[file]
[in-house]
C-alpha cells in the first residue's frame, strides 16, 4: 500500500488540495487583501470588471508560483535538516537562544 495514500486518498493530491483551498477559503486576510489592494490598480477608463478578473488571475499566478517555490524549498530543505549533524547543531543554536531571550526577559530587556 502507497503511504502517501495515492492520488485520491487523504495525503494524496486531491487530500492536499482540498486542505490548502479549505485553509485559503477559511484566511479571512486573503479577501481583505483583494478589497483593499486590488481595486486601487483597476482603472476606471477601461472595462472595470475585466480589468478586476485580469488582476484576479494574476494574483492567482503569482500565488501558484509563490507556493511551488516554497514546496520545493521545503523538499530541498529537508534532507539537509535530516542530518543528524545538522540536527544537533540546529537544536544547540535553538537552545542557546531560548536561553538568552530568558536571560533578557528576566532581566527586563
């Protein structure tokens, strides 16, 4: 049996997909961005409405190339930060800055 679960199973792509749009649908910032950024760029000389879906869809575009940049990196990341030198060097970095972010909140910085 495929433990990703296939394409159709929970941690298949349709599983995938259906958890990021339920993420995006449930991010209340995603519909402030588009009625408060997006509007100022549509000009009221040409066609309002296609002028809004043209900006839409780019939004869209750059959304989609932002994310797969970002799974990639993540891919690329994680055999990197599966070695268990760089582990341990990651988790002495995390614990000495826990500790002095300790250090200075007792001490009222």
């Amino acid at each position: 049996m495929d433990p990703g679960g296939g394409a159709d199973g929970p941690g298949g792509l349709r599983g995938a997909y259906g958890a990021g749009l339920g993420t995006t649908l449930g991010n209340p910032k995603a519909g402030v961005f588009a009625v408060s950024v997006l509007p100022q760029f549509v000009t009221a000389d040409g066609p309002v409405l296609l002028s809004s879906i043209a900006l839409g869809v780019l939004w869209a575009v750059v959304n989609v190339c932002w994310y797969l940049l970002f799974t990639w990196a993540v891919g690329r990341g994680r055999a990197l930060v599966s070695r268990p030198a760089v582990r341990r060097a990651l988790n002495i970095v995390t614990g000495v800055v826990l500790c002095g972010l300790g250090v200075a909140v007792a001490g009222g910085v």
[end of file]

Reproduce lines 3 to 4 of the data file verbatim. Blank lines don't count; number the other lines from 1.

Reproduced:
């Protein structure tokens, strides 16, 4: 049996997909961005409405190339930060800055 679960199973792509749009649908910032950024760029000389879906869809575009940049990196990341030198060097970095972010909140910085 495929433990990703296939394409159709929970941690298949349709599983995938259906958890990021339920993420995006449930991010209340995603519909402030588009009625408060997006509007100022549509000009009221040409066609309002296609002028809004043209900006839409780019939004869209750059959304989609932002994310797969970002799974990639993540891919690329994680055999990197599966070695268990760089582990341990990651988790002495995390614990000495826990500790002095300790250090200075007792001490009222």
């Amino acid at each position: 049996m495929d433990p990703g679960g296939g394409a159709d199973g929970p941690g298949g792509l349709r599983g995938a997909y259906g958890a990021g749009l339920g993420t995006t649908l449930g991010n209340p910032k995603a519909g402030v961005f588009a009625v408060s950024v997006l509007p100022q760029f549509v000009t009221a000389d040409g066609p309002v409405l296609l002028s809004s879906i043209a900006l839409g869809v780019l939004w869209a575009v750059v959304n989609v190339c932002w994310y797969l940049l970002f799974t990639w990196a993540v891919g690329r990341g994680r055999a990197l930060v599966s070695r268990p030198a760089v582990r341990r060097a990651l988790n002495i970095v995390t614990g000495v800055v826990l500790c002095g972010l300790g250090v200075a909140v007792a001490g009222g910085v």